Dr. Hubert A. Eaton and Althea Gibson. Photo from the NHC Library Star News Collection, courtesy of One Love Tennis.

Two well-dressed physicians sat high in the bleachers during the 1945 American Tennis Association (ATA) National Championships focusing their attention, but not their eyes, on wiry Althea Gibson, who faced petite Roumania Peters in the women’s final at Central State University (Ohio). The whispered conversation between Dr. Robert Walter ‘Whirlwind’ Johnson of Lynchburg, Va., and Dr. Hubert A. Eaton, of Wilmington, NC. laid the groundwork that set 18-year-old Gibson on the path to greatness.

“Whirlwind said to me, ‘You know Hubert, I wish we could do something to help that girl, Althea,”’ Eaton said. “She’s a good tennis player, but she’s not going to amount to much, doing what she’s doing now, hanging around on the streets of New York.”

Undisciplined and erratic – both on and off the court – the two doctors were convinced that major changes in her playing style and personality were needed if she were to become a major talent.  During that era, tennis was a sport played in whites mostly by whites.

Gibson was born in 1927 to Daniel and Anna Bell Gibson, who were sharecroppers on a South Carolina cotton farm. The family moved to Harlem, NY in the early 1930s. An admitted tomboy, she quit school at 13, mostly played stickball – an inner-city street game, using a broom stick and rubber ball.  She also took boxing lessons from her father, hung out in pool rooms and played basketball before discovering tennis. She entered her first tournament at age 14 and at times, faced opponents with street-like intensity. “I kept wanting to fight the other player every time I started to lose a match,” she once said.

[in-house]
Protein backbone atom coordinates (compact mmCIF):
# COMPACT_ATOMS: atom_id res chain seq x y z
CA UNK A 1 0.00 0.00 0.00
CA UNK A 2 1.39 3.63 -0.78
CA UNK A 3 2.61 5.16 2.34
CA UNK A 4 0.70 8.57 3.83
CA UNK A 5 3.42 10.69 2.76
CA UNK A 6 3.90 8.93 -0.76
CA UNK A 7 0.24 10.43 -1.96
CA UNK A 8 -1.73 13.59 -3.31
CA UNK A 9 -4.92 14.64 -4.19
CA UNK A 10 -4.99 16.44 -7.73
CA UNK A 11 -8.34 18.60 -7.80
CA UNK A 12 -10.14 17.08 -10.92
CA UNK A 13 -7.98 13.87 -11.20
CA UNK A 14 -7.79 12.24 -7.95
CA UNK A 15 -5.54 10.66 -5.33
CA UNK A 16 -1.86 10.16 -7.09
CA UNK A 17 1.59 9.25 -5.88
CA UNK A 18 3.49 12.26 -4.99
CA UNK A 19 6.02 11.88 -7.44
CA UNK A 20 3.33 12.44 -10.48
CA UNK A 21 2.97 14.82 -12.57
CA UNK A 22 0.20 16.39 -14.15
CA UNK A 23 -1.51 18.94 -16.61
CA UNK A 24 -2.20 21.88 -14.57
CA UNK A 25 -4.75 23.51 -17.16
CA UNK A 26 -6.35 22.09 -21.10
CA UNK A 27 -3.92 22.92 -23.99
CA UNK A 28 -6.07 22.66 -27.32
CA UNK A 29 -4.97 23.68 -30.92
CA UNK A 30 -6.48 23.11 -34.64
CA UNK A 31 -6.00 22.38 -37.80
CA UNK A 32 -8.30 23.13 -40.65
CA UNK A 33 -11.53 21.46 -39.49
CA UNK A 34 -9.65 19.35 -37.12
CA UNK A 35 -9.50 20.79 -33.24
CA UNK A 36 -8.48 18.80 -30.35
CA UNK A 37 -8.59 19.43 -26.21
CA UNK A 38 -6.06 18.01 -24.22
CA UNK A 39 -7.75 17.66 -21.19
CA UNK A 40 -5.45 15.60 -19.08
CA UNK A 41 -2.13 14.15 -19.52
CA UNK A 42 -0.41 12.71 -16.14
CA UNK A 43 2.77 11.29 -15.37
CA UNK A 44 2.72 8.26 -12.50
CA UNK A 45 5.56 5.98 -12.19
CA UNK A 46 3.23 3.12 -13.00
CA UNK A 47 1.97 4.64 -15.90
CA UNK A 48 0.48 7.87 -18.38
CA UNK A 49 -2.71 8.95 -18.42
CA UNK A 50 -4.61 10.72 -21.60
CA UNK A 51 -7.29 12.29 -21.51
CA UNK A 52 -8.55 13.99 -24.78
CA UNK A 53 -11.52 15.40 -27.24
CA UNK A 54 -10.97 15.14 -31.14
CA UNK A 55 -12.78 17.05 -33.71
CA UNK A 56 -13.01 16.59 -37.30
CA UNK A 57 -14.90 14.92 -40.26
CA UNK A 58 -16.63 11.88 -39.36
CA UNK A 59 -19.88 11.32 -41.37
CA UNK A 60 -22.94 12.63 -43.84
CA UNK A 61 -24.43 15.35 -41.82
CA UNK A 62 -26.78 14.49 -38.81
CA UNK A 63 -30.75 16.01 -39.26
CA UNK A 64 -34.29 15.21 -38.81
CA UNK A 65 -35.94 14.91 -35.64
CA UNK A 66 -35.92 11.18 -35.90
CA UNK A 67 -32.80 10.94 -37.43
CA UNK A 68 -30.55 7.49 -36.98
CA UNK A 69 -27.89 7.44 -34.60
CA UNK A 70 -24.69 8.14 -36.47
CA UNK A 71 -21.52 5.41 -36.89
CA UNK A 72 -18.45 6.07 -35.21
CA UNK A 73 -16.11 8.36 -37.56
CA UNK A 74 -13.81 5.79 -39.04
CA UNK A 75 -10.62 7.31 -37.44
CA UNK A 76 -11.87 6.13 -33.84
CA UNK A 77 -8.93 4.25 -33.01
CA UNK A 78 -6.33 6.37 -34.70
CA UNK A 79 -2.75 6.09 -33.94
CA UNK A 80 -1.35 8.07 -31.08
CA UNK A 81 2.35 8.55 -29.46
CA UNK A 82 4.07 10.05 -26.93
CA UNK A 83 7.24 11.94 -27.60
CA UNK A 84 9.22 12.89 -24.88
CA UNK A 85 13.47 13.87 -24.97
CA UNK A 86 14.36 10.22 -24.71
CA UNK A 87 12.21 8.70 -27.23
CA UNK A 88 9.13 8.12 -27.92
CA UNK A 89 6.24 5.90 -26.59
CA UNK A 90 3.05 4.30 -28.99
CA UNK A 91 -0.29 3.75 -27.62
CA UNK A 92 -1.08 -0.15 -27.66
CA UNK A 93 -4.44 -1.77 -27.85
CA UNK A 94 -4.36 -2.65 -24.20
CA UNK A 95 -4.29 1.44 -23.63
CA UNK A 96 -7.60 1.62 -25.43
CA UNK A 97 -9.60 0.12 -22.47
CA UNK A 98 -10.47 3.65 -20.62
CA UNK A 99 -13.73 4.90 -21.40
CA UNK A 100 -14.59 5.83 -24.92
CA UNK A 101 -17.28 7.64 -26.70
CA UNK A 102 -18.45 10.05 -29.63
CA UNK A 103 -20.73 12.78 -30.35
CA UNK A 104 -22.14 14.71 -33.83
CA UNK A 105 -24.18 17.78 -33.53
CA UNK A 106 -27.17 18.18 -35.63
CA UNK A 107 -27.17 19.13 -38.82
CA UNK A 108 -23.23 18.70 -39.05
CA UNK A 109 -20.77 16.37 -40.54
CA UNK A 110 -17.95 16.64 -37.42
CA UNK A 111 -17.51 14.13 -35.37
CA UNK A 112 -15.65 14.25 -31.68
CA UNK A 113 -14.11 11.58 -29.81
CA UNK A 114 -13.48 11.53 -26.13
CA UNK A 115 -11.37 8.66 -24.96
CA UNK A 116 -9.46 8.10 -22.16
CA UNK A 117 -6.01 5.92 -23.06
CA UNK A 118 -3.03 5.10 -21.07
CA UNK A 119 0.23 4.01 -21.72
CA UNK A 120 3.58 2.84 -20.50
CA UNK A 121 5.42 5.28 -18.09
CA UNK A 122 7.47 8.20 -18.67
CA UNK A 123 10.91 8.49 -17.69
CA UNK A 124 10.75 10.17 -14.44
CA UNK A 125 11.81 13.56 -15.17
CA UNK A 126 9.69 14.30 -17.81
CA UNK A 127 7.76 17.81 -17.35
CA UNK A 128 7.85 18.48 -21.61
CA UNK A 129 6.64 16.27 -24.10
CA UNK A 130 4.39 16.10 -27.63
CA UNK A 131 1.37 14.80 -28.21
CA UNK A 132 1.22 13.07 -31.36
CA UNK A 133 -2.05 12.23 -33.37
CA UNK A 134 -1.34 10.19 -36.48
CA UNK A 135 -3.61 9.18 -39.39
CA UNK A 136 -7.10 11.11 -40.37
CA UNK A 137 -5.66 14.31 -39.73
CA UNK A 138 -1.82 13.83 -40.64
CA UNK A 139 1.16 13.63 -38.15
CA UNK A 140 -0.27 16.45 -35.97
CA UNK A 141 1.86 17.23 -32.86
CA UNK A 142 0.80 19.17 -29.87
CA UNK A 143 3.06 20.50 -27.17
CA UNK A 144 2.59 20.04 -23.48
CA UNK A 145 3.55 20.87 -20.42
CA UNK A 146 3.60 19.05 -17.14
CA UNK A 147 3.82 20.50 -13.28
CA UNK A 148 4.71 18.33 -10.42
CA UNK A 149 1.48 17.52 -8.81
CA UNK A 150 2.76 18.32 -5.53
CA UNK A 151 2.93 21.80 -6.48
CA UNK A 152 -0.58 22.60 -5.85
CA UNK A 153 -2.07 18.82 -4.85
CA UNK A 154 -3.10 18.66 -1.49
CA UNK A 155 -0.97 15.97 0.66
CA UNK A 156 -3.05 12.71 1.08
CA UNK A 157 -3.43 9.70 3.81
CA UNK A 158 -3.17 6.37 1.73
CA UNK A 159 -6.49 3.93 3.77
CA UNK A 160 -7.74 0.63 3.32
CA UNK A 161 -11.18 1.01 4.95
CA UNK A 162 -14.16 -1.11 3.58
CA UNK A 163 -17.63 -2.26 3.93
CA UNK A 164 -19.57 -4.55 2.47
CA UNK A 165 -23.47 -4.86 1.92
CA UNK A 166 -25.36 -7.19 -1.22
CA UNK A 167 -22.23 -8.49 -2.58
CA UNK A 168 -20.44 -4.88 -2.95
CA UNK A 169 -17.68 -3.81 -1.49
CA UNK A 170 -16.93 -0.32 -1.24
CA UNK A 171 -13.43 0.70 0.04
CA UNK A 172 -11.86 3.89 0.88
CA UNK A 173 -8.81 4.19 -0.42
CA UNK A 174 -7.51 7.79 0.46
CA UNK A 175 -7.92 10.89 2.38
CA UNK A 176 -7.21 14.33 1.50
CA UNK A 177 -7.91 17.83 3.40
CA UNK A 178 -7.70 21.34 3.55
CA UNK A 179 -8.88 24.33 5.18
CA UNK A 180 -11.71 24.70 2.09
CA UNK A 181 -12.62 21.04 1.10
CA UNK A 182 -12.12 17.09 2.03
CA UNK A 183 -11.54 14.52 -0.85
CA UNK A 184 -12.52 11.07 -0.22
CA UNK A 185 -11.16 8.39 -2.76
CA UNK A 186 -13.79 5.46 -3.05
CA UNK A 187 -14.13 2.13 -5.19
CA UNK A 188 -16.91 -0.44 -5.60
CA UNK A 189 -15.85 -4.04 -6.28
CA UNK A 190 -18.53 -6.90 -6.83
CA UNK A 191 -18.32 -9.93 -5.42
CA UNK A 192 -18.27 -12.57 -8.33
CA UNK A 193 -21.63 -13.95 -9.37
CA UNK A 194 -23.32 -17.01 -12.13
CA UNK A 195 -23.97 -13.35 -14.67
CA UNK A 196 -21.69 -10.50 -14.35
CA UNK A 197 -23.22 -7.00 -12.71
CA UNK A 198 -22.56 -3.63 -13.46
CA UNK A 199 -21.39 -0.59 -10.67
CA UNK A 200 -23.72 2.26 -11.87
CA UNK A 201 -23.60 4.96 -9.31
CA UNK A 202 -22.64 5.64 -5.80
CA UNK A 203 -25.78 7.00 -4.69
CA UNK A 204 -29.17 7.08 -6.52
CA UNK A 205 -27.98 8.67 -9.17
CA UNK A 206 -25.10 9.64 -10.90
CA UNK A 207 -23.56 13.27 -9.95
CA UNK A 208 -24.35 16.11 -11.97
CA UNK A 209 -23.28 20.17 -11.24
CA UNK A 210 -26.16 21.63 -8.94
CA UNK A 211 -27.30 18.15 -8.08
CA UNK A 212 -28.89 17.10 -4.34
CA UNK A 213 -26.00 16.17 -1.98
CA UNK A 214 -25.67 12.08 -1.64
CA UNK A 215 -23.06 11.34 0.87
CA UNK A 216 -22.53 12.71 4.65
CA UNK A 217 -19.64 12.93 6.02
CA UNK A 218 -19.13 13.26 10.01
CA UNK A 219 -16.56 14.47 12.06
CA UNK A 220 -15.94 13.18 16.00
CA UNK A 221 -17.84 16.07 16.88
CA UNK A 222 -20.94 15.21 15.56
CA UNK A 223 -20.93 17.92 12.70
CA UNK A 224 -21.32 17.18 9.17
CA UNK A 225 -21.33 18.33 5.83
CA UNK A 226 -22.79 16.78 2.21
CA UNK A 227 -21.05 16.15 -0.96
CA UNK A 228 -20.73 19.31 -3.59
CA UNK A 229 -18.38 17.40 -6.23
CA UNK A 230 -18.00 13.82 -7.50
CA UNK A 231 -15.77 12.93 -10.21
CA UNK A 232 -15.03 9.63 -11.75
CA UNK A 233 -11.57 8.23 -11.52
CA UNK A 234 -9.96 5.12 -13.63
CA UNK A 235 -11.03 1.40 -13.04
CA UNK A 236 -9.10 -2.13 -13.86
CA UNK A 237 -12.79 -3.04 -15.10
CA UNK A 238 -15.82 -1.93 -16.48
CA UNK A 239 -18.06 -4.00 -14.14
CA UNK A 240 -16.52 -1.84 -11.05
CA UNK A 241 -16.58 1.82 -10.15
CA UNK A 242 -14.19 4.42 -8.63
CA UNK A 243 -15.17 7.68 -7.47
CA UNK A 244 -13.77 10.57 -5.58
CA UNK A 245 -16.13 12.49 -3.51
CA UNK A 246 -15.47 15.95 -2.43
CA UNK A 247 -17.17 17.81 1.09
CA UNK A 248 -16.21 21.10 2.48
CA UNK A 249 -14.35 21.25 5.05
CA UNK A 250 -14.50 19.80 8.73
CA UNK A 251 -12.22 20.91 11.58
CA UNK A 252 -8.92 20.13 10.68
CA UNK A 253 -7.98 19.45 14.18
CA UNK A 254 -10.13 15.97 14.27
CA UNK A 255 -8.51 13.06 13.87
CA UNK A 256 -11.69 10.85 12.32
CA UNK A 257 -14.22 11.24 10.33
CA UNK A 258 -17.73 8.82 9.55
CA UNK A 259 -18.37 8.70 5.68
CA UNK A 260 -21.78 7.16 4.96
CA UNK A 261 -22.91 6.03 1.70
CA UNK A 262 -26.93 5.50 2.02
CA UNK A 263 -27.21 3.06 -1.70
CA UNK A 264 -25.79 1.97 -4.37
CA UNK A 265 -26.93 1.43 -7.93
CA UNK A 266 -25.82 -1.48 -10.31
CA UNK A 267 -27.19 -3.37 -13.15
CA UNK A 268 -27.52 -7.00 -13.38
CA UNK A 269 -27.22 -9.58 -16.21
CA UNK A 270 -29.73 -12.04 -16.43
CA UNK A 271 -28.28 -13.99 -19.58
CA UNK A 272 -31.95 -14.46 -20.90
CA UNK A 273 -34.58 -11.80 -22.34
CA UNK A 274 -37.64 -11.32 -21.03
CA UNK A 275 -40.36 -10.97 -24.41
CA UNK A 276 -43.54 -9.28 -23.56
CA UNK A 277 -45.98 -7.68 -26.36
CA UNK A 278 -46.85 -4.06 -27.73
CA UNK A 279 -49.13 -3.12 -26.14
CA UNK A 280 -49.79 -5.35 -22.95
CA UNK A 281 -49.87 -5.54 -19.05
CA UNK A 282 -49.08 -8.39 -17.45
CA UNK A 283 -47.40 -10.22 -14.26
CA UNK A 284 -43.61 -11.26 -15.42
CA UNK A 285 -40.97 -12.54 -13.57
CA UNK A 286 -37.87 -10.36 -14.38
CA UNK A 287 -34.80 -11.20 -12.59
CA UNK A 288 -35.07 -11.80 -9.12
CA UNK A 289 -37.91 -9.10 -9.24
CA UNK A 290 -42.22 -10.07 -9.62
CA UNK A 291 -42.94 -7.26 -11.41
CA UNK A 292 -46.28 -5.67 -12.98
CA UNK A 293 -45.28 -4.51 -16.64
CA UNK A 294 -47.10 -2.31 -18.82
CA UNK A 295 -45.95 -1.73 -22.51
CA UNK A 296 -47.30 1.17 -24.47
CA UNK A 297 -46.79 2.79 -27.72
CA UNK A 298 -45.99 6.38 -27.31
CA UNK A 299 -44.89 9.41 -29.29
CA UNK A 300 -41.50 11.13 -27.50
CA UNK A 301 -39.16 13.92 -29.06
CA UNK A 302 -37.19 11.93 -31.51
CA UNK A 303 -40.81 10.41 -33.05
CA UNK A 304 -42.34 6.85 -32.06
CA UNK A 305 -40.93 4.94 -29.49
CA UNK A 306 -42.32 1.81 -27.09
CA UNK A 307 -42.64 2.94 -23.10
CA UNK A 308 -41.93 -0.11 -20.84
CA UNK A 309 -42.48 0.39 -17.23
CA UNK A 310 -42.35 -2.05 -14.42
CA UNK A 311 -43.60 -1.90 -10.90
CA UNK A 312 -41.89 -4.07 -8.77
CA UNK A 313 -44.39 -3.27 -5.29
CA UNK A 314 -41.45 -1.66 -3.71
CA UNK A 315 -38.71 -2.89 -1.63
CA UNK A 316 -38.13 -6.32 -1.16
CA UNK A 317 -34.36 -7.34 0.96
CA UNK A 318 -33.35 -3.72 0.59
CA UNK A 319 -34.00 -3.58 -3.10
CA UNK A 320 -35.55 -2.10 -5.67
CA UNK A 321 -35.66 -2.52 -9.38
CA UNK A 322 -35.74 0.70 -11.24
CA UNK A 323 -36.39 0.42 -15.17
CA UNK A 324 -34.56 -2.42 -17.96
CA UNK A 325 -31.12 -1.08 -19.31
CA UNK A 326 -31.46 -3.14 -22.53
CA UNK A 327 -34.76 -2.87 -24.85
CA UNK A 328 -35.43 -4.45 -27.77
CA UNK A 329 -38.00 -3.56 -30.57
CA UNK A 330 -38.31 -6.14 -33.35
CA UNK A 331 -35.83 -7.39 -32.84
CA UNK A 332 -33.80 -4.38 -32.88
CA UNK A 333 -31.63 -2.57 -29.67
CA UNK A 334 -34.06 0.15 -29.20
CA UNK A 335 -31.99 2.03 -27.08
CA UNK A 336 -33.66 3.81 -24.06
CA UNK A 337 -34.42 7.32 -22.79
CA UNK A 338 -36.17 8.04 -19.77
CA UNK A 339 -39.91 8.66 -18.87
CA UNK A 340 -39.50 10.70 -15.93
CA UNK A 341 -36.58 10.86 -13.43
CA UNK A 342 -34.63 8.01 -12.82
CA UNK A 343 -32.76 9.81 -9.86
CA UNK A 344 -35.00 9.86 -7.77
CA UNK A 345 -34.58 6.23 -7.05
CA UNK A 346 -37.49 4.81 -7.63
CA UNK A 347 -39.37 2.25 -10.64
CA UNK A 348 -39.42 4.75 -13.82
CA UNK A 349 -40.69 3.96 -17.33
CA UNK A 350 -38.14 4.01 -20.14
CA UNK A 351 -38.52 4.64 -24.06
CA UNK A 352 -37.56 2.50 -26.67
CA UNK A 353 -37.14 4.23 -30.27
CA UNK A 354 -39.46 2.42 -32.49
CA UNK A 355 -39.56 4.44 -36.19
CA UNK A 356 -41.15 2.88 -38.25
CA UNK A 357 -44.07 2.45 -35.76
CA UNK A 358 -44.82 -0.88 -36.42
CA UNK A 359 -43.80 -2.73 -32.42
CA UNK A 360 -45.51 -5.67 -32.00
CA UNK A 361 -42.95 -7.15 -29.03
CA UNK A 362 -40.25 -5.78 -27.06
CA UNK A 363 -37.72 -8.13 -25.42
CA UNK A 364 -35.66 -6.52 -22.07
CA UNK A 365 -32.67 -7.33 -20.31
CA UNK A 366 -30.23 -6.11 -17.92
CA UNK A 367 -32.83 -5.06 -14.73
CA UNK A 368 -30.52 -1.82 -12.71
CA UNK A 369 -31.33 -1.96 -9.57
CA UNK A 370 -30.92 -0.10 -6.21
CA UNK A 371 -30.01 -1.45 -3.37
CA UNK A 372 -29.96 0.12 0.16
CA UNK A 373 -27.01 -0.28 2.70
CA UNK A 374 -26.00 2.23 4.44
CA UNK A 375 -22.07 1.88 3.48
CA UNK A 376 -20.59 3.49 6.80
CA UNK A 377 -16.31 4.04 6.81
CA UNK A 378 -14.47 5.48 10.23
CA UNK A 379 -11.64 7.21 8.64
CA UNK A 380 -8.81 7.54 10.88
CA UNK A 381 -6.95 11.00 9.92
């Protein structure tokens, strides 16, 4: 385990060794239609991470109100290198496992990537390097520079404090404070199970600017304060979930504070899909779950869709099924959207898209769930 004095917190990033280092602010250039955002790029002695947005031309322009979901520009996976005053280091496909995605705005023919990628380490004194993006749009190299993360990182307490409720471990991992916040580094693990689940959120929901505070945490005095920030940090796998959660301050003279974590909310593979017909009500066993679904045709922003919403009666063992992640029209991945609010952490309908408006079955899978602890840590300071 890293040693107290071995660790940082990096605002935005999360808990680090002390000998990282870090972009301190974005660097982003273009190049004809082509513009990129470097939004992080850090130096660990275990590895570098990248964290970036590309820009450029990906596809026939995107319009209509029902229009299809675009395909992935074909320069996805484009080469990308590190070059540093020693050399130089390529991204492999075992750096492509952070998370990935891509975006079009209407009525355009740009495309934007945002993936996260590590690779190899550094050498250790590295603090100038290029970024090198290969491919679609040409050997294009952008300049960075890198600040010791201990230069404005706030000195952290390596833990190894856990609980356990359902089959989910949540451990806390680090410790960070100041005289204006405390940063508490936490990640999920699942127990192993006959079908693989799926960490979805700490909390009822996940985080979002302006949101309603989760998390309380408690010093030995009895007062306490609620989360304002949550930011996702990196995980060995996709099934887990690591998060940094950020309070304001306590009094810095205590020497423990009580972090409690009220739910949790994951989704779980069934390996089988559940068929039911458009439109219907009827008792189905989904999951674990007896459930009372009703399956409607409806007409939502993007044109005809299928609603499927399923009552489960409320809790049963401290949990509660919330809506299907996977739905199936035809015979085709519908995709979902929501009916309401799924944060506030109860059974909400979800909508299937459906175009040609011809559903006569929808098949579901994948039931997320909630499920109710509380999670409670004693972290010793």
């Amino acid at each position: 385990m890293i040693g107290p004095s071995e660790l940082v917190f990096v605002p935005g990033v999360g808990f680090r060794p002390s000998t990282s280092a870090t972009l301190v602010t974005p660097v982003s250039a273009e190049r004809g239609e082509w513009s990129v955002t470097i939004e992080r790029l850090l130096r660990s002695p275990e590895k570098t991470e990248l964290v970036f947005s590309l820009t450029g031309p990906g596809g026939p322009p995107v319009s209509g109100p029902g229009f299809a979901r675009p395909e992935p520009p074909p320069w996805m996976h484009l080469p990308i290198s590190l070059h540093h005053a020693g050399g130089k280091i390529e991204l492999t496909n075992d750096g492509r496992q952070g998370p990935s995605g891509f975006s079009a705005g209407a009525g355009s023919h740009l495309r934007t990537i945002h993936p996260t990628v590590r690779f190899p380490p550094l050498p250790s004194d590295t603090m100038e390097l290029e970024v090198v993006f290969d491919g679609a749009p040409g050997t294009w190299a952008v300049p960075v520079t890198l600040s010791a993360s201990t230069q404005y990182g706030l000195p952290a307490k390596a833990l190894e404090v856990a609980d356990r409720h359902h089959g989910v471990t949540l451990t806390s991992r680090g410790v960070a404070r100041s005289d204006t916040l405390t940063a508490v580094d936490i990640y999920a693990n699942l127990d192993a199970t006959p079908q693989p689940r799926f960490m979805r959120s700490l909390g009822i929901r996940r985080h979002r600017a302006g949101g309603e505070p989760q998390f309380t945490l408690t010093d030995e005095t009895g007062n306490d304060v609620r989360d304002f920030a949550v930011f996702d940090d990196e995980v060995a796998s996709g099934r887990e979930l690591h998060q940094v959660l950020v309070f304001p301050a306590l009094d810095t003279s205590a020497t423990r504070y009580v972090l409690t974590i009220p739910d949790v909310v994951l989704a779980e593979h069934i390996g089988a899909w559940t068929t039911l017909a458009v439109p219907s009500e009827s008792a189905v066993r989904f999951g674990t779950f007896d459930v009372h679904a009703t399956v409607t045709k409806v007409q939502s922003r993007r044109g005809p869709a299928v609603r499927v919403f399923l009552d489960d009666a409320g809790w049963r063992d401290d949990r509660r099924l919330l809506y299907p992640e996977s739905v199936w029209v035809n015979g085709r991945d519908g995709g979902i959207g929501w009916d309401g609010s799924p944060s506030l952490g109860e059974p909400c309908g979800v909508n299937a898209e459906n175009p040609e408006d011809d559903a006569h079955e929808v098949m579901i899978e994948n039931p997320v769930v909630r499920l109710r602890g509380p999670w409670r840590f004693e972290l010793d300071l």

Dr. Hubert A. Eaton. Photo courtesy of One Love Tennis

Knowing that the two doctors were in the stands, Gibson showed little emotion while losing to Peters 6-4, 7-9, 6-3 in the women’s final at Central State. Her loss didn’t change the doctors desire to lend her a helping hand. “I tell you what,” said Eaton, turning to Whirlwind. “I don’t have anybody to practice with down in Wilmington, except Nate Jackson. If she’s willing to come, if her mother gives her permission, I’ll take her down to Wilmington to let her live with my family and let her finish high school. You keep her (in Lynchburg) during the summers and see to it that she gets to the tournaments. I have a little different practice than yours. I do obstetrics and surgery. I can’t be away for a long time like you.” Whirlwind’s response: “That sounds all right. I’d be willing to participate in something like that.” Immediately after the match, the doctors approached Althea at courtside and told her of their plan.

Eaton asked, “Are you interested?

“Who wouldn’t be interested in a deal like that?” Althea responded.

Under the doctors’ guidance, Gibson matured and prospered – as a player and a person. She won the ATA National Women’s title 10 consecutive years (1947-1956), and in 1950, became the first black to compete in the United States Lawn Tennis Association (USLTA) National Championships (now U.S. Open). ATA officials had fought for the acceptance of Gibson’s application several times before, but a scathing letter of support from Alice Marble, a four-time U.S. Open women’s champion, published in the American Lawn Tennis magazine, might have made the difference.